Project Zambia
07-05-2014
Who are we? We are people like you.

In 2016, nearly 66 million people were forced to leave their homes due to conflict and persecution – one of every 113 people on the planet. When displaced people cross international borders, they are called refugees. In 2016, the number of refugees reached an all-time high of 22 million people. 17 million of them are under the protection of the UNHCR – The UN Refugee Agency.


The Refugee Project allows for map-based exploration of refugee migrations over time. UNHCR data is complemented by original histories of the major refugee crises of the last half-century.
Refugees are people just like you. The difference is they have been forced to flee their homes.The numbers of people fleeing their home, their country, has accelerated to a level never seen before. In the past five years no fewer than 15 conflicts – some new, some old – have brought unspeakable tragedy and misery to millions across the world.


SYRIAN REFUGEE CRISIS


The Syrian refugee crisis is unprecedented. Hundreds of thousands of civilians have lost their lives. Entire cities have been reduced to rubble. Homes, hospitals, and schools have all come under attack. Half of Syria’s pre-war population – more than 11 million people – have been killed, injured, or forced to flee. More than 4 million Syrians have registered, or are waiting to register, with the United Nations High Commissioner for Refugees. Huge numbers are now in Jordan, Lebanon, Egypt, Turkey, and Iraq. Lebanon alone, a country with its own problems, hosts about 1.2 million refugees from Syria. Meaning one in every four people in Lebanon is now a Syrian refugee.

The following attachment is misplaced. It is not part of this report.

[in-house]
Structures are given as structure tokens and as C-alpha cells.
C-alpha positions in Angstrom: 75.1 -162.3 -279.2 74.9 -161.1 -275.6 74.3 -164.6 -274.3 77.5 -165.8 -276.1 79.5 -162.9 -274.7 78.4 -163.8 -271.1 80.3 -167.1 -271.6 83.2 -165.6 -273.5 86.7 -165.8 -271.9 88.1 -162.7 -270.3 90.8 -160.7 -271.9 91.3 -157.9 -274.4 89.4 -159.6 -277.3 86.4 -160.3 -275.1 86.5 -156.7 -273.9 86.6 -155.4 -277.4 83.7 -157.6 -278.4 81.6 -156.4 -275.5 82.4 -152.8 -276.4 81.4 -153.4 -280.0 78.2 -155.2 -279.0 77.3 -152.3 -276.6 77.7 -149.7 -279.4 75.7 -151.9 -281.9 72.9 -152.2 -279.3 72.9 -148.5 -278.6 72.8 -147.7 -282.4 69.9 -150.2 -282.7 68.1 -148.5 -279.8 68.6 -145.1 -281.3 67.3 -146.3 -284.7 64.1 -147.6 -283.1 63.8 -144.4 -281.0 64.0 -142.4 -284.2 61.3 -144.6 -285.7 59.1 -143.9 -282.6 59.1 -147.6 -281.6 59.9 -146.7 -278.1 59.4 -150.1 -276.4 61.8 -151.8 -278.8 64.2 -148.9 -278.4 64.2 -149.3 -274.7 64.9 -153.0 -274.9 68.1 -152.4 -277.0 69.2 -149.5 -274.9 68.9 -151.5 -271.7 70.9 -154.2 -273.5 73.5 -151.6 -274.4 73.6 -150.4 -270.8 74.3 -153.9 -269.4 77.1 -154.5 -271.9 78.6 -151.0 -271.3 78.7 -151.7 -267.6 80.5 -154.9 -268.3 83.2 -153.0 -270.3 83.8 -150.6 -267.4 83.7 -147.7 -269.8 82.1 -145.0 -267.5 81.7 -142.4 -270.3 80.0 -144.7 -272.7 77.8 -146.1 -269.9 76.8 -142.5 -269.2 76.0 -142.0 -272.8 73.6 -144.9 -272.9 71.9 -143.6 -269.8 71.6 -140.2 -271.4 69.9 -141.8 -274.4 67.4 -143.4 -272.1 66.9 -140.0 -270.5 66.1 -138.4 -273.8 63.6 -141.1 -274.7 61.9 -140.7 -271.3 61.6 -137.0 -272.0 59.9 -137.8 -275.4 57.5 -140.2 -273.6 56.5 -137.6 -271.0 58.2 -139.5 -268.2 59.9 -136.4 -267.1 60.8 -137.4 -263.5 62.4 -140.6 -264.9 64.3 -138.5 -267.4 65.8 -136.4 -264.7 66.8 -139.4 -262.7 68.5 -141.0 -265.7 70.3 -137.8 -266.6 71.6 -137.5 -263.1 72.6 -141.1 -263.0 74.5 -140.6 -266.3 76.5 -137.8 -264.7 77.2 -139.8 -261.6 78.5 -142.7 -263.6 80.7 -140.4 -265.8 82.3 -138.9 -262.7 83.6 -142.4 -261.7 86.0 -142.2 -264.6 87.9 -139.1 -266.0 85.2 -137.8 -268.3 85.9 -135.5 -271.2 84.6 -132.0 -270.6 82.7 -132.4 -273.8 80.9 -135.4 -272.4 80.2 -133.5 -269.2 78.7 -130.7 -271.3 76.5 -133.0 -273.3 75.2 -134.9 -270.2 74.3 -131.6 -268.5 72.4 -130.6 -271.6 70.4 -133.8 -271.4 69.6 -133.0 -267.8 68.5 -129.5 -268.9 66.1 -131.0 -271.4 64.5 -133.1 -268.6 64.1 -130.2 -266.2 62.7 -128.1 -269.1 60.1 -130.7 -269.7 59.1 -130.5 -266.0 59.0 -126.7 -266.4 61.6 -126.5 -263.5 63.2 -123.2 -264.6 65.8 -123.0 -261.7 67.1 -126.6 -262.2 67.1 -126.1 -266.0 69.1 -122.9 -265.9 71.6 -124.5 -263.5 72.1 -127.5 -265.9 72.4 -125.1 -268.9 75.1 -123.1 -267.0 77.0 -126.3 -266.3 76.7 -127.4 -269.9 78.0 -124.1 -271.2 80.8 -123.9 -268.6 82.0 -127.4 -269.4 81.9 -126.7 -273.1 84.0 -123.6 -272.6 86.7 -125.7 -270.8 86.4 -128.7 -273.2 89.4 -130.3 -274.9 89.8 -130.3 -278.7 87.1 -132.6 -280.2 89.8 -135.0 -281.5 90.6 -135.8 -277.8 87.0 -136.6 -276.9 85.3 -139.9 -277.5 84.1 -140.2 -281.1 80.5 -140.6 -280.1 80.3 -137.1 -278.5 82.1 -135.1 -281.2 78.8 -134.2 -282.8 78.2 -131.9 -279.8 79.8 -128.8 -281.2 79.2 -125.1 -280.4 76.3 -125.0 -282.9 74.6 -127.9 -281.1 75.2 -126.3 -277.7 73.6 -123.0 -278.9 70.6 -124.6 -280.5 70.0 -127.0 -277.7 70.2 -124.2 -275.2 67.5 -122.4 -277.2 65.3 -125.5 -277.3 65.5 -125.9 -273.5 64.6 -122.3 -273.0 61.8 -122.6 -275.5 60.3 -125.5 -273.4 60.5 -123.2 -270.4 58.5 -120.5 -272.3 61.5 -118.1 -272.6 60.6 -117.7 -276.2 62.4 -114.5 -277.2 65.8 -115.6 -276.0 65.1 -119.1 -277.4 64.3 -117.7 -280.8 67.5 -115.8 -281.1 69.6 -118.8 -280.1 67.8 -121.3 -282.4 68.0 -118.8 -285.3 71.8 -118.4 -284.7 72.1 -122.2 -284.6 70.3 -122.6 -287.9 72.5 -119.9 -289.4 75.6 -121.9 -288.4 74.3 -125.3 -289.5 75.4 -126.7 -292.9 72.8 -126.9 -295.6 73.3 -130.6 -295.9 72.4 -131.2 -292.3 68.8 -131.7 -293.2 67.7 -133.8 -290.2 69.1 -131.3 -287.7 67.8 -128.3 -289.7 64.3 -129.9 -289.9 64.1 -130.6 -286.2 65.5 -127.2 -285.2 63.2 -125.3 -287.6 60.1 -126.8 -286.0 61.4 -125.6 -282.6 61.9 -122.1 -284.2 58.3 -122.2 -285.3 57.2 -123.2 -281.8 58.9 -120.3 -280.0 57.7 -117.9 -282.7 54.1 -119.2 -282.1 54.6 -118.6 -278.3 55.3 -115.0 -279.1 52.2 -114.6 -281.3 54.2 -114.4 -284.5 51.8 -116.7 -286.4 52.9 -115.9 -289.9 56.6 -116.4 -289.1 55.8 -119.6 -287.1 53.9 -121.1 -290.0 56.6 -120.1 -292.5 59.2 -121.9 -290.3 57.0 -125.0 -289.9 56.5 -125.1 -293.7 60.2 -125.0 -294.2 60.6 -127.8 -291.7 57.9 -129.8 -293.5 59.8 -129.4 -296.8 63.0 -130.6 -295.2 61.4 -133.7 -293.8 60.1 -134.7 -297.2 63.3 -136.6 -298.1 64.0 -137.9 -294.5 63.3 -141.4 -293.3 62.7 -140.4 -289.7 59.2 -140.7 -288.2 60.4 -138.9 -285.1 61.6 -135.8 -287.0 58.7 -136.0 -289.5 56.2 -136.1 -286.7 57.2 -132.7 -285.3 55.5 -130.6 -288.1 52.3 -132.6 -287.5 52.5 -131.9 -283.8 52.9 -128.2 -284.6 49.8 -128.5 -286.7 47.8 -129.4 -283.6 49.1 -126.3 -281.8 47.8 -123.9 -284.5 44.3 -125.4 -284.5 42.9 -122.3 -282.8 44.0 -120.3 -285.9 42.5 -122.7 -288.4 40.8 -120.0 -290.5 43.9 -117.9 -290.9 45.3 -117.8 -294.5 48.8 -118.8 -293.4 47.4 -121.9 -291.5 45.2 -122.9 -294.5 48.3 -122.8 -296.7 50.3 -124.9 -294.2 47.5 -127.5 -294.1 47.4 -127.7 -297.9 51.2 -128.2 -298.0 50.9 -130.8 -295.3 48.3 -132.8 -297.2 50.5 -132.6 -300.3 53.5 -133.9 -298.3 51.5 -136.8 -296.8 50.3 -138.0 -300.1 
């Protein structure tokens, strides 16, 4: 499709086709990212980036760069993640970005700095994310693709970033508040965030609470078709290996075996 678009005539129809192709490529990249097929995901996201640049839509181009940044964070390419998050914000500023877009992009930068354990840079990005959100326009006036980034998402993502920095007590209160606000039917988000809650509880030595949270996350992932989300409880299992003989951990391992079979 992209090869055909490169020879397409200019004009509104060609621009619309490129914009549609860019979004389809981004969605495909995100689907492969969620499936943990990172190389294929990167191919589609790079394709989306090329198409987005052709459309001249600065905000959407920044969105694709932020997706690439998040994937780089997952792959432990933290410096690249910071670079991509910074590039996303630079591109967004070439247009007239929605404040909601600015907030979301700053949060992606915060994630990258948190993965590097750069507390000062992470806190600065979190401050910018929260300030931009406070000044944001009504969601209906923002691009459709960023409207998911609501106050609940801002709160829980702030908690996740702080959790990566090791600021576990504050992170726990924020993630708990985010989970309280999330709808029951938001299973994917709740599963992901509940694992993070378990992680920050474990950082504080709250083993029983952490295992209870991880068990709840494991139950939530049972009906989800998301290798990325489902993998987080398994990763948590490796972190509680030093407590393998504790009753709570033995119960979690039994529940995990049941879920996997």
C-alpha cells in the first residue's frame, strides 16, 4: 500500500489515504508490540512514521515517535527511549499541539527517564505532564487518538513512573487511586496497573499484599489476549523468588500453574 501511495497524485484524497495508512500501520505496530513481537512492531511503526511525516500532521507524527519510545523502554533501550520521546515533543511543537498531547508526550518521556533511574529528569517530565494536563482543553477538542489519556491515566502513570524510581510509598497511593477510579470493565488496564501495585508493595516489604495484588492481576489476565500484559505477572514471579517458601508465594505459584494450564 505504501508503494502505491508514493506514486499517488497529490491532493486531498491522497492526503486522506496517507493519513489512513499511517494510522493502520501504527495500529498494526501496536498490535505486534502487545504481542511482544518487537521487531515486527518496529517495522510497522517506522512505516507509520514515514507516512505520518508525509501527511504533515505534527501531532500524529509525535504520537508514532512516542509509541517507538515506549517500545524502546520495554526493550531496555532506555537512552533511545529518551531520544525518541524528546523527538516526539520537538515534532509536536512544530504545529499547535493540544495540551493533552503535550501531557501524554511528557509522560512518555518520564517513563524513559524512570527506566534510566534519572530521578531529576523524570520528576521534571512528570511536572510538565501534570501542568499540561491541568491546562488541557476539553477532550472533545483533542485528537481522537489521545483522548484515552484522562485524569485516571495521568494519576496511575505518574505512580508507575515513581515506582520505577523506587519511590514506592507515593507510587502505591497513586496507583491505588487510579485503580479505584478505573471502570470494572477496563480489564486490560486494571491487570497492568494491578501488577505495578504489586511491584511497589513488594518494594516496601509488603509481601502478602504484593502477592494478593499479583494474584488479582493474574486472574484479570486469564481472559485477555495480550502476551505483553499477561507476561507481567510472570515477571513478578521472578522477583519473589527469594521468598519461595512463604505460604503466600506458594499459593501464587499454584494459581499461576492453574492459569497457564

The plight of refugees in the camps is dire. Violence, illness, and malnutrition are prevalent. Syrian children have endured years of deprivation and displacement – they have known nothing but war. Adolescents have been raised amid continuous conflict. There are 13 million children deprived of education as a result of conflict in the region, and many of them live in these camps. As one policy expert put it: “Destabilization will come when you have a generation of children growing up in an environment where there is no education or social support.”